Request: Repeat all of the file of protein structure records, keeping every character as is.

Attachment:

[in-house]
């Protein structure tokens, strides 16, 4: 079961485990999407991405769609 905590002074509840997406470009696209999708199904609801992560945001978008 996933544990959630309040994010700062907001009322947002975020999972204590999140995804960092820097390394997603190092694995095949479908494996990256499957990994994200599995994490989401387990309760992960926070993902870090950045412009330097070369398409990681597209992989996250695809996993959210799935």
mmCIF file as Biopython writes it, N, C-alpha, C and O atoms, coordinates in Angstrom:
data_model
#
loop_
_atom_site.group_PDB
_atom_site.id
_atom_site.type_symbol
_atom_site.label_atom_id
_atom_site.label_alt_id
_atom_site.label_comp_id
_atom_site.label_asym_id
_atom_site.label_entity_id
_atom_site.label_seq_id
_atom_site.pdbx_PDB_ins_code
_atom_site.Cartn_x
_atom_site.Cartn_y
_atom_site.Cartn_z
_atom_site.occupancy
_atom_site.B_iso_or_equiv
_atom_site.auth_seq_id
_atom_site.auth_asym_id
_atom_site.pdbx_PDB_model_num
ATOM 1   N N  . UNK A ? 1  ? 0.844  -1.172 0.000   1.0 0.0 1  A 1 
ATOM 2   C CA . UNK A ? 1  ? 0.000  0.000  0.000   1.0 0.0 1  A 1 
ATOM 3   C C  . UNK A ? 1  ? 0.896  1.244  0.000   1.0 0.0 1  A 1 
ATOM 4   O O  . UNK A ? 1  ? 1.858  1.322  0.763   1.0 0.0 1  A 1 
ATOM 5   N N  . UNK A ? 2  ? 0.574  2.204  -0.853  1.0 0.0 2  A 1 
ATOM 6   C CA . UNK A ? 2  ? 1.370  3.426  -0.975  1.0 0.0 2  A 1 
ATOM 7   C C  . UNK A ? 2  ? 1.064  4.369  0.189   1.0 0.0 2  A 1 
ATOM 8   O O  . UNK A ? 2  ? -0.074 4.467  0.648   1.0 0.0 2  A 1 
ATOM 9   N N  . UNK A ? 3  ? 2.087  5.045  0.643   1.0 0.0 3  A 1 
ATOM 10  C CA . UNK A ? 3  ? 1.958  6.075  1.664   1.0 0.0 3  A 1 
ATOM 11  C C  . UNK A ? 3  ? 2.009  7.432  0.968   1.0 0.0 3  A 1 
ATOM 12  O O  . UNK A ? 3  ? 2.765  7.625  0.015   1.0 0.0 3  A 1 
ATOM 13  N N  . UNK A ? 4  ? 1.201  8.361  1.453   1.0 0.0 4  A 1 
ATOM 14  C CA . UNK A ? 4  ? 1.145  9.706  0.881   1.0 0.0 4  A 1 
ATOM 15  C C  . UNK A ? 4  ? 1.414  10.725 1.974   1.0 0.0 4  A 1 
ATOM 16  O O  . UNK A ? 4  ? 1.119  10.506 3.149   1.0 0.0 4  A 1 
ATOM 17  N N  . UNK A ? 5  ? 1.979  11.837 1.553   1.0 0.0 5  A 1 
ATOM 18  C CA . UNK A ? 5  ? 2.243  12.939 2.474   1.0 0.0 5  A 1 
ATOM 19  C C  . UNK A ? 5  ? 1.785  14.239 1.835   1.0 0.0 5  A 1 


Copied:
[in-house]
């Protein structure tokens, strides 16, 4: 079961485990999407991405769609 905590002074509840997406470009696209999708199904609801992560945001978008 996933544990959630309040994010700062907001009322947002975020999972204590999140995804960092820097390394997603190092694995095949479908494996990256499957990994994200599995994490989401387990309760992960926070993902870090950045412009330097070369398409990681597209992989996250695809996993959210799935």
mmCIF file as Biopython writes it, N, C-alpha, C and O atoms, coordinates in Angstrom:
data_model
#
loop_
_atom_site.group_PDB
_atom_site.id
_atom_site.type_symbol
_atom_site.label_atom_id
_atom_site.label_alt_id
_atom_site.label_comp_id
_atom_site.label_asym_id
_atom_site.label_entity_id
_atom_site.label_seq_id
_atom_site.pdbx_PDB_ins_code
_atom_site.Cartn_x
_atom_site.Cartn_y
_atom_site.Cartn_z
_atom_site.occupancy
_atom_site.B_iso_or_equiv
_atom_site.auth_seq_id
_atom_site.auth_asym_id
_atom_site.pdbx_PDB_model_num
ATOM 1   N N  . UNK A ? 1  ? 0.844  -1.172 0.000   1.0 0.0 1  A 1 
ATOM 2   C CA . UNK A ? 1  ? 0.000  0.000  0.000   1.0 0.0 1  A 1 
ATOM 3   C C  . UNK A ? 1  ? 0.896  1.244  0.000   1.0 0.0 1  A 1 
ATOM 4   O O  . UNK A ? 1  ? 1.858  1.322  0.763   1.0 0.0 1  A 1 
ATOM 5   N N  . UNK A ? 2  ? 0.574  2.204  -0.853  1.0 0.0 2  A 1 
ATOM 6   C CA . UNK A ? 2  ? 1.370  3.426  -0.975  1.0 0.0 2  A 1 
ATOM 7   C C  . UNK A ? 2  ? 1.064  4.369  0.189   1.0 0.0 2  A 1 
ATOM 8   O O  . UNK A ? 2  ? -0.074 4.467  0.648   1.0 0.0 2  A 1 
ATOM 9   N N  . UNK A ? 3  ? 2.087  5.045  0.643   1.0 0.0 3  A 1 
ATOM 10  C CA . UNK A ? 3  ? 1.958  6.075  1.664   1.0 0.0 3  A 1 
ATOM 11  C C  . UNK A ? 3  ? 2.009  7.432  0.968   1.0 0.0 3  A 1 
ATOM 12  O O  . UNK A ? 3  ? 2.765  7.625  0.015   1.0 0.0 3  A 1 
ATOM 13  N N  . UNK A ? 4  ? 1.201  8.361  1.453   1.0 0.0 4  A 1 
ATOM 14  C CA . UNK A ? 4  ? 1.145  9.706  0.881   1.0 0.0 4  A 1 
ATOM 15  C C  . UNK A ? 4  ? 1.414  10.725 1.974   1.0 0.0 4  A 1 
ATOM 16  O O  . UNK A ? 4  ? 1.119  10.506 3.149   1.0 0.0 4  A 1 
ATOM 17  N N  . UNK A ? 5  ? 1.979  11.837 1.553   1.0 0.0 5  A 1 
ATOM 18  C CA . UNK A ? 5  ? 2.243  12.939 2.474   1.0 0.0 5  A 1 
ATOM 19  C C  . UNK A ? 5  ? 1.785  14.239 1.835   1.0 0.0 5  A 1 